Didn’t get the ax yet from AsianWeek, so I was asked to write a piece related to religion and education. I was stumped for a while, but when I found this older TED presentation by Sir Ken Robinson, I found my angle.
The original article is here, so please comment there and support AsianWeek. So here goes…
At the 2006 TED Conference, Sir Ken Robinson recounted this story: “A little girl was in a drawing lesson, she was six [years old], and she was in the back drawing. The teacher said that this little girl hardly ever paid attention, but at this drawing lesson she did. The teacher was fascinated and went over to her and she said, ‘What are you drawing?’ The girl said, ‘I’m drawing a picture of God.’ The teacher said, ‘But nobody knows what God looks like.’ The girl said, ‘They will in a minute.’”
Children are bold, especially when it comes to topics like art and God. But Robinson’s larger point was that children are largely educated out of creativity because the educational system stigmatizes mistakes and eschews imagination for certitude. By the time we become adults, we rarely think of ourselves as creative at all. And if Robinson is correct, then Asian Americans could arguably be the most educated and least imaginative of all.
Per Robinson, the current state of education may begin holistically but progressively focuses “on the head, and then just to one side.” For Asians, we’re good with that one side of our heads. Our sensibilities are pragmatic and calculating. We like certitude. Many of us have careers that depend on our ability to perform and minimize risk. We made good on our education.
Does this correlate to a lack of imagination and creativity in Asian Americans? Maybe. Perhaps we don’t care as long as we have the economic security that comes with education. After all, the modern system of education was geared for the needs of industrialism. And with globalization making the world a smaller place, the gears of economics and technology seem to demand quality labor inputs like us – we who may not be able to imagine the world any differently.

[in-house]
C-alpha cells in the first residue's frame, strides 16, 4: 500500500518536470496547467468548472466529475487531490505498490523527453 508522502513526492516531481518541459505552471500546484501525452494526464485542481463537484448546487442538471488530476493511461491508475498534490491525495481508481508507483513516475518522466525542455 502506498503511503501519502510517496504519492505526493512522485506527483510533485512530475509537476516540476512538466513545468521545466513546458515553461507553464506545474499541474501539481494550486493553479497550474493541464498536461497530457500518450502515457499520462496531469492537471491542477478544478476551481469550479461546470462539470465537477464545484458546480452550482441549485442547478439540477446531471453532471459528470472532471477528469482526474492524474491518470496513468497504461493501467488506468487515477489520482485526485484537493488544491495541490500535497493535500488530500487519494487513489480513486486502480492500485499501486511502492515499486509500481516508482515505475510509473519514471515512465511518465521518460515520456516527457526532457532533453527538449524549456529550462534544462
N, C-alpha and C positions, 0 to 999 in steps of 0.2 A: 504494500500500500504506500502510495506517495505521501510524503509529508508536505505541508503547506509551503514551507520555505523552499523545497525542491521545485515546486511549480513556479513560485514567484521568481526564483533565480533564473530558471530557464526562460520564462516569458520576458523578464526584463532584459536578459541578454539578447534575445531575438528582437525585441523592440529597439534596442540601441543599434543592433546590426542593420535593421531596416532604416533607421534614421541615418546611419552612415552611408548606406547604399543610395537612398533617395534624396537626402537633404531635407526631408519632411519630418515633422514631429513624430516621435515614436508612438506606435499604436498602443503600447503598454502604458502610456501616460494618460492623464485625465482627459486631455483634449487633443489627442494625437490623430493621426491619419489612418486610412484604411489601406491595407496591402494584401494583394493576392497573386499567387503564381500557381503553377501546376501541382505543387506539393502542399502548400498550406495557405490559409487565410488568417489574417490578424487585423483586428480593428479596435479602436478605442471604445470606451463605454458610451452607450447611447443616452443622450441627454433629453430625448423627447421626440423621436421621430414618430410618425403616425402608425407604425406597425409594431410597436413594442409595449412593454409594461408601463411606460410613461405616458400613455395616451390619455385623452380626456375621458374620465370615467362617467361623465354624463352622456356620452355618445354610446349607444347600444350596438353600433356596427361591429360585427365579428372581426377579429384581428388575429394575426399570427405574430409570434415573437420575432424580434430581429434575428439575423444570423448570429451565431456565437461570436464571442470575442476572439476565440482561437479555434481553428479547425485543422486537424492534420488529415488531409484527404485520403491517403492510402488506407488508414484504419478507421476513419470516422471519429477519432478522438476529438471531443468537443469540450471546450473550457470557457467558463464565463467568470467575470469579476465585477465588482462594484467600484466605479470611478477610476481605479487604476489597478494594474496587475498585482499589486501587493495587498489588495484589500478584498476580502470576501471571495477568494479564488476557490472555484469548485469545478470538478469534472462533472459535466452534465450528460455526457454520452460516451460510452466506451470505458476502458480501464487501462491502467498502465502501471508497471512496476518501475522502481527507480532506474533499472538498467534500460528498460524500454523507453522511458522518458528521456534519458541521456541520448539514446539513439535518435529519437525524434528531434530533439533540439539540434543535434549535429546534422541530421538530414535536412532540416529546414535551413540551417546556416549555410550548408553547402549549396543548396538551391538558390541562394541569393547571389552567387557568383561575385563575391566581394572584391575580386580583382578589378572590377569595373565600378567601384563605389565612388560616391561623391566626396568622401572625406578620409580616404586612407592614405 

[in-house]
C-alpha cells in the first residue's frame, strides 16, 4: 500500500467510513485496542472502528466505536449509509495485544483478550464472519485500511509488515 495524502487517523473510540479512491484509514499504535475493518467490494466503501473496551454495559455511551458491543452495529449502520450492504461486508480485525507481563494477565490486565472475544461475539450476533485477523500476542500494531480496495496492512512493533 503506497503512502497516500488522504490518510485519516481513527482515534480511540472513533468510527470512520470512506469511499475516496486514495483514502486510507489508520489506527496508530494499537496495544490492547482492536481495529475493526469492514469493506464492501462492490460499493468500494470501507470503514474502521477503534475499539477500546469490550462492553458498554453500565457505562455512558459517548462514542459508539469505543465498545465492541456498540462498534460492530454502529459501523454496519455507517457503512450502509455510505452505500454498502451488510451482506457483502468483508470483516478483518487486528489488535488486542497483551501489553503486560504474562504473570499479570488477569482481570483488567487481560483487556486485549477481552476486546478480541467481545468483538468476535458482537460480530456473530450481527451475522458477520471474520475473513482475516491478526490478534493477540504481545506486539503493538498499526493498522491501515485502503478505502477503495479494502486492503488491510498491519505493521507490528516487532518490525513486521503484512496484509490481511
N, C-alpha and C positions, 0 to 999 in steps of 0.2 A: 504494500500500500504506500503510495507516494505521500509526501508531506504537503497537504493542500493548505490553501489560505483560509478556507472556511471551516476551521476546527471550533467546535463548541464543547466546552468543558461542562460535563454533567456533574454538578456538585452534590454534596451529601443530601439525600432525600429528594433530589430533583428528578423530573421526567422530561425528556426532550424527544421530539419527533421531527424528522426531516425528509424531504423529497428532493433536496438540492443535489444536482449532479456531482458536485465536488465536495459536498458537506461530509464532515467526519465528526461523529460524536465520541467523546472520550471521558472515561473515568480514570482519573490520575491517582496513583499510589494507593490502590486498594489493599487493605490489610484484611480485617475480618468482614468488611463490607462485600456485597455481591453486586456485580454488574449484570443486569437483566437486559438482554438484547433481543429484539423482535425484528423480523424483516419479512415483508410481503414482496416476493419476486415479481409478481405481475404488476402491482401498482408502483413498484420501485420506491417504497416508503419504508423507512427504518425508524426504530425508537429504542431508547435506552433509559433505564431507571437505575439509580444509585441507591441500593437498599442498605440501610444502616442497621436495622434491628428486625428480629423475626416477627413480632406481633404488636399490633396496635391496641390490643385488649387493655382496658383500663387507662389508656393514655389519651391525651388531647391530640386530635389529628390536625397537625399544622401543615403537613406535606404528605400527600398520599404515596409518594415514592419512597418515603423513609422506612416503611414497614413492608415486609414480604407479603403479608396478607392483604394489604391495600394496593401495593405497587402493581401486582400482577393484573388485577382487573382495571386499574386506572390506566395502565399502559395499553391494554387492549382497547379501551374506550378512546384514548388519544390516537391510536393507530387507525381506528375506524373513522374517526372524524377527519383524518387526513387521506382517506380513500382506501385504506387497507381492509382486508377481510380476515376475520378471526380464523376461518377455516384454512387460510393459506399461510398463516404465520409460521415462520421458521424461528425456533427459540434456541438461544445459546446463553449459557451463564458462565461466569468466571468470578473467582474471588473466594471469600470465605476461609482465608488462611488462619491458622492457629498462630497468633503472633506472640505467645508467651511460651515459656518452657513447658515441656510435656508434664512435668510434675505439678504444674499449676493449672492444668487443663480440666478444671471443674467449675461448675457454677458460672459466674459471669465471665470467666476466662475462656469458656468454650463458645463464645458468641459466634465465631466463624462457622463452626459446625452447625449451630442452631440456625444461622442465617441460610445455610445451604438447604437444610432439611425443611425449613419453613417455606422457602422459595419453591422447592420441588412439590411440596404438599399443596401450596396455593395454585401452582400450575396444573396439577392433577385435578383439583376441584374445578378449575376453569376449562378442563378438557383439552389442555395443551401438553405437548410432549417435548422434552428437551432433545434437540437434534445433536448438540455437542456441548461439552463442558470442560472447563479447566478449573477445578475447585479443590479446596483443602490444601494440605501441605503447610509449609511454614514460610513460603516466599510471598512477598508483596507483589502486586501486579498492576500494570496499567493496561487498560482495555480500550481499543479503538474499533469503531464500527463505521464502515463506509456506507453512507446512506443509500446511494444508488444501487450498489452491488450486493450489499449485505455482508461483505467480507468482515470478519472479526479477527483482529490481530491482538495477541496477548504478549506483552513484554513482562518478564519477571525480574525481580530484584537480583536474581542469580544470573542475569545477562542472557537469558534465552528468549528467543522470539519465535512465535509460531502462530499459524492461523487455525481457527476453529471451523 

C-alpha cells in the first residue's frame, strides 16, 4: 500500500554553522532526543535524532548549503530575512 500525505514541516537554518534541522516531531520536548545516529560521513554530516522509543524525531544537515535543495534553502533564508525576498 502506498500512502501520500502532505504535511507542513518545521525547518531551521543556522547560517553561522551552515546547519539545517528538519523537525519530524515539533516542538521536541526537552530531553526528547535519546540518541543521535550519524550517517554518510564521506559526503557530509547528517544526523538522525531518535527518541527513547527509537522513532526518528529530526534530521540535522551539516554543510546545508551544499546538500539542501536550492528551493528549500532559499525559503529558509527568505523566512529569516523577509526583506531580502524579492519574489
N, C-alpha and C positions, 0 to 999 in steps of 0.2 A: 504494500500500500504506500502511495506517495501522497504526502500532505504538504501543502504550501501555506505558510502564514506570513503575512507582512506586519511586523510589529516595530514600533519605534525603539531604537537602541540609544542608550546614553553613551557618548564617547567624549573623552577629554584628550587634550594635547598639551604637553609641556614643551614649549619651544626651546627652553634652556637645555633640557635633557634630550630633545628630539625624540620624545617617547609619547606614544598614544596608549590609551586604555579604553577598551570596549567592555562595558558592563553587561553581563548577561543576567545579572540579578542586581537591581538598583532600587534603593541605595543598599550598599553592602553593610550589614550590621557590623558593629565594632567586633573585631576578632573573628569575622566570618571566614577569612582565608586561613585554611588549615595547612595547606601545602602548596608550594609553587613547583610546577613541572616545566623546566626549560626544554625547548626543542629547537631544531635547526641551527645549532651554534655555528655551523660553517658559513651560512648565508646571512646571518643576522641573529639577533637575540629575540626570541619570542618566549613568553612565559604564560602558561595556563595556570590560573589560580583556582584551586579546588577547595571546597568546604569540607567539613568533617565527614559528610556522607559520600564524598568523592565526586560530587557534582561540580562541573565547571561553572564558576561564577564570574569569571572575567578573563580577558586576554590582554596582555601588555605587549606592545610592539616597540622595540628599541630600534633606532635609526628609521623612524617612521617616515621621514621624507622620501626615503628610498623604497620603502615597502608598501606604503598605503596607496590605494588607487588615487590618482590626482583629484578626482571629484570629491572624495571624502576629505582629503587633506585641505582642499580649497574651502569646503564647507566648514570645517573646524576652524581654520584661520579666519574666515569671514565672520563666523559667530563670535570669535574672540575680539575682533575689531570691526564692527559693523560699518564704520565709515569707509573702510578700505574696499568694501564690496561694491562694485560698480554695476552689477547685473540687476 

This may be where drawing pictures of God might be helpful. Because what seems like an impractical and unprofitable act reveals boldness that we as Asian Americans generally lack. Nothing new comes from the fear of making mistakes. And if that is the way we have been educated, perhaps we should question the system as well as our adherence to it.
Education should begin and end with a sense of wonder, if it should end at all. We should be more concerned with possibilities than probabilities because creativity isn’t merely a marketing tool or survival mechanism. Rather, it touches the profound, mysterious space between divinity and humanity. Along with mathematics, we should have classes on dance, cooking and theology, so that all of our resources – physical, mental, spiritual – can acknowledge the things in life we can control as well as the other things that we have no idea about, such as why we are here, how we love and what dreams may come. In essence, we should all try to draw God, not because we’ll get it right, but because not drawing at all is terribly wrong.